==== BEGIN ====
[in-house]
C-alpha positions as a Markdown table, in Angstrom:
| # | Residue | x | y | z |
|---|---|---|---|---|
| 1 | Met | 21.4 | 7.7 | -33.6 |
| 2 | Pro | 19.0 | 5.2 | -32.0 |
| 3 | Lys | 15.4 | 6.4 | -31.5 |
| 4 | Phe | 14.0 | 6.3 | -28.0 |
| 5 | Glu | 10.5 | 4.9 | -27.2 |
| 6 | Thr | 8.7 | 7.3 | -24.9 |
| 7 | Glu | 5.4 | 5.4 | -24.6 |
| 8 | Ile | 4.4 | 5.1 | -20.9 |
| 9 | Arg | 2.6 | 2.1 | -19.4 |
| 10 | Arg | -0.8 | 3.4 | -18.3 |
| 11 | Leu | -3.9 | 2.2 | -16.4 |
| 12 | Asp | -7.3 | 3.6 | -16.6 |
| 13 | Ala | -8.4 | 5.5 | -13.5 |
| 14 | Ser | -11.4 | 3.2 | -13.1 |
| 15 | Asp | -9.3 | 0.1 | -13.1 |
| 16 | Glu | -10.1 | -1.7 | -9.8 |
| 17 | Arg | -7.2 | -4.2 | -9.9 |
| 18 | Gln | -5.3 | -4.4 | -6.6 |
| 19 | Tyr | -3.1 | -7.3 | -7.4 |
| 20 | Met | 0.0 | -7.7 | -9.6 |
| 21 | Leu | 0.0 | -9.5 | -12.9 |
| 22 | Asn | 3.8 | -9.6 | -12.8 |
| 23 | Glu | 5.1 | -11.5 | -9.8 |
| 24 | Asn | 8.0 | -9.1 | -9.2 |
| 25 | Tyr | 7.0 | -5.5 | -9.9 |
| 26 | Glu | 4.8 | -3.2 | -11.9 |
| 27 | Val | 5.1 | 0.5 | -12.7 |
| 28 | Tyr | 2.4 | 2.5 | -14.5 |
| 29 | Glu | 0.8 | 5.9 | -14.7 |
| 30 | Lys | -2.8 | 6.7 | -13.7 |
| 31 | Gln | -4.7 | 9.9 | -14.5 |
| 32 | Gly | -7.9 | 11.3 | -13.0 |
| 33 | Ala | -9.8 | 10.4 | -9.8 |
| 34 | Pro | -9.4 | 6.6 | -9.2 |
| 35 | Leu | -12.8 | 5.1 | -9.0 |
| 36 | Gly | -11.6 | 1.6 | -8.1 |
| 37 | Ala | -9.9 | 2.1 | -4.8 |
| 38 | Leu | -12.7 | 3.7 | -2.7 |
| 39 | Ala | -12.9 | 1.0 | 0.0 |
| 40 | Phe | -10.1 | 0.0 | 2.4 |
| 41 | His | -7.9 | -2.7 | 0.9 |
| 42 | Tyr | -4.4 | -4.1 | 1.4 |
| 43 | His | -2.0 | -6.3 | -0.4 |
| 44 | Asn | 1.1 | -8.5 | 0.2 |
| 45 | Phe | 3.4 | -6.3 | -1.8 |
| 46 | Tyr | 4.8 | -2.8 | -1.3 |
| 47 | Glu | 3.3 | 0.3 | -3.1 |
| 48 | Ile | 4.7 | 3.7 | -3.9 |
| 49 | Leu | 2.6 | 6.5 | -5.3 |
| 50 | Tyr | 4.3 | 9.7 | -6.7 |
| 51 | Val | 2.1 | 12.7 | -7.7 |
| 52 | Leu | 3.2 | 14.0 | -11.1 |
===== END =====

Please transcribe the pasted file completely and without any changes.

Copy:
[in-house]
C-alpha positions as a Markdown table, in Angstrom:
| # | Residue | x | y | z |
|---|---|---|---|---|
| 1 | Met | 21.4 | 7.7 | -33.6 |
| 2 | Pro | 19.0 | 5.2 | -32.0 |
| 3 | Lys | 15.4 | 6.4 | -31.5 |
| 4 | Phe | 14.0 | 6.3 | -28.0 |
| 5 | Glu | 10.5 | 4.9 | -27.2 |
| 6 | Thr | 8.7 | 7.3 | -24.9 |
| 7 | Glu | 5.4 | 5.4 | -24.6 |
| 8 | Ile | 4.4 | 5.1 | -20.9 |
| 9 | Arg | 2.6 | 2.1 | -19.4 |
| 10 | Arg | -0.8 | 3.4 | -18.3 |
| 11 | Leu | -3.9 | 2.2 | -16.4 |
| 12 | Asp | -7.3 | 3.6 | -16.6 |
| 13 | Ala | -8.4 | 5.5 | -13.5 |
| 14 | Ser | -11.4 | 3.2 | -13.1 |
| 15 | Asp | -9.3 | 0.1 | -13.1 |
| 16 | Glu | -10.1 | -1.7 | -9.8 |
| 17 | Arg | -7.2 | -4.2 | -9.9 |
| 18 | Gln | -5.3 | -4.4 | -6.6 |
| 19 | Tyr | -3.1 | -7.3 | -7.4 |
| 20 | Met | 0.0 | -7.7 | -9.6 |
| 21 | Leu | 0.0 | -9.5 | -12.9 |
| 22 | Asn | 3.8 | -9.6 | -12.8 |
| 23 | Glu | 5.1 | -11.5 | -9.8 |
| 24 | Asn | 8.0 | -9.1 | -9.2 |
| 25 | Tyr | 7.0 | -5.5 | -9.9 |
| 26 | Glu | 4.8 | -3.2 | -11.9 |
| 27 | Val | 5.1 | 0.5 | -12.7 |
| 28 | Tyr | 2.4 | 2.5 | -14.5 |
| 29 | Glu | 0.8 | 5.9 | -14.7 |
| 30 | Lys | -2.8 | 6.7 | -13.7 |
| 31 | Gln | -4.7 | 9.9 | -14.5 |
| 32 | Gly | -7.9 | 11.3 | -13.0 |
| 33 | Ala | -9.8 | 10.4 | -9.8 |
| 34 | Pro | -9.4 | 6.6 | -9.2 |
| 35 | Leu | -12.8 | 5.1 | -9.0 |
| 36 | Gly | -11.6 | 1.6 | -8.1 |
| 37 | Ala | -9.9 | 2.1 | -4.8 |
| 38 | Leu | -12.7 | 3.7 | -2.7 |
| 39 | Ala | -12.9 | 1.0 | 0.0 |
| 40 | Phe | -10.1 | 0.0 | 2.4 |
| 41 | His | -7.9 | -2.7 | 0.9 |
| 42 | Tyr | -4.4 | -4.1 | 1.4 |
| 43 | His | -2.0 | -6.3 | -0.4 |
| 44 | Asn | 1.1 | -8.5 | 0.2 |
| 45 | Phe | 3.4 | -6.3 | -1.8 |
| 46 | Tyr | 4.8 | -2.8 | -1.3 |
| 47 | Glu | 3.3 | 0.3 | -3.1 |
| 48 | Ile | 4.7 | 3.7 | -3.9 |
| 49 | Leu | 2.6 | 6.5 | -5.3 |
| 50 | Tyr | 4.3 | 9.7 | -6.7 |
| 51 | Val | 2.1 | 12.7 | -7.7 |
| 52 | Leu | 3.2 | 14.0 | -11.1 |